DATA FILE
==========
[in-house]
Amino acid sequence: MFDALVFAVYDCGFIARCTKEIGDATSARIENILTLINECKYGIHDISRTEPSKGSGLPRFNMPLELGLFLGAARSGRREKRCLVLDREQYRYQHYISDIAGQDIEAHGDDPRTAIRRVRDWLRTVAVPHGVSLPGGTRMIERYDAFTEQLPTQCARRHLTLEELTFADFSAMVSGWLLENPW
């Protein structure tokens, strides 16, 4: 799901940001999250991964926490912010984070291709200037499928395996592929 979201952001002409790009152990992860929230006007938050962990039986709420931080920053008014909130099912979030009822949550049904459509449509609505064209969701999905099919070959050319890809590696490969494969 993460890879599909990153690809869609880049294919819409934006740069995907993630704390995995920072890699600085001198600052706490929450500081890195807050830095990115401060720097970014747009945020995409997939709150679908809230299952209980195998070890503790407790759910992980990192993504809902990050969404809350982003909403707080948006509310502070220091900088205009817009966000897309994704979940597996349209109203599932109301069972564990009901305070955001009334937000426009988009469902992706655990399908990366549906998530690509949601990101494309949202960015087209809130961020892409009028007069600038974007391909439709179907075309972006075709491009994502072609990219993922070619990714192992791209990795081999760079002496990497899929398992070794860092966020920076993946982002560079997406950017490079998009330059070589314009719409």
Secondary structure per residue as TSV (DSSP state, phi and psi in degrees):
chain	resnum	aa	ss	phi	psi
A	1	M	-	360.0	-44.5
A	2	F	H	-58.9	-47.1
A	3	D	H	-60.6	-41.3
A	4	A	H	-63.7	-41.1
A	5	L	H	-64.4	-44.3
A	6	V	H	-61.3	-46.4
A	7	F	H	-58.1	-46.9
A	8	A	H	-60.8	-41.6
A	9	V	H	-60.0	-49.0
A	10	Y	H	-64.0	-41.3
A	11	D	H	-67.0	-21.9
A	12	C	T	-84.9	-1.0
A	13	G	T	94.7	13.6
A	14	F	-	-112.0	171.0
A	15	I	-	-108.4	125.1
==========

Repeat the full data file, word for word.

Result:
[in-house]
Amino acid sequence: MFDALVFAVYDCGFIARCTKEIGDATSARIENILTLINECKYGIHDISRTEPSKGSGLPRFNMPLELGLFLGAARSGRREKRCLVLDREQYRYQHYISDIAGQDIEAHGDDPRTAIRRVRDWLRTVAVPHGVSLPGGTRMIERYDAFTEQLPTQCARRHLTLEELTFADFSAMVSGWLLENPW
């Protein structure tokens, strides 16, 4: 799901940001999250991964926490912010984070291709200037499928395996592929 979201952001002409790009152990992860929230006007938050962990039986709420931080920053008014909130099912979030009822949550049904459509449509609505064209969701999905099919070959050319890809590696490969494969 993460890879599909990153690809869609880049294919819409934006740069995907993630704390995995920072890699600085001198600052706490929450500081890195807050830095990115401060720097970014747009945020995409997939709150679908809230299952209980195998070890503790407790759910992980990192993504809902990050969404809350982003909403707080948006509310502070220091900088205009817009966000897309994704979940597996349209109203599932109301069972564990009901305070955001009334937000426009988009469902992706655990399908990366549906998530690509949601990101494309949202960015087209809130961020892409009028007069600038974007391909439709179907075309972006075709491009994502072609990219993922070619990714192992791209990795081999760079002496990497899929398992070794860092966020920076993946982002560079997406950017490079998009330059070589314009719409």
Secondary structure per residue as TSV (DSSP state, phi and psi in degrees):
chain	resnum	aa	ss	phi	psi
A	1	M	-	360.0	-44.5
A	2	F	H	-58.9	-47.1
A	3	D	H	-60.6	-41.3
A	4	A	H	-63.7	-41.1
A	5	L	H	-64.4	-44.3
A	6	V	H	-61.3	-46.4
A	7	F	H	-58.1	-46.9
A	8	A	H	-60.8	-41.6
A	9	V	H	-60.0	-49.0
A	10	Y	H	-64.0	-41.3
A	11	D	H	-67.0	-21.9
A	12	C	T	-84.9	-1.0
A	13	G	T	94.7	13.6
A	14	F	-	-112.0	171.0
A	15	I	-	-108.4	125.1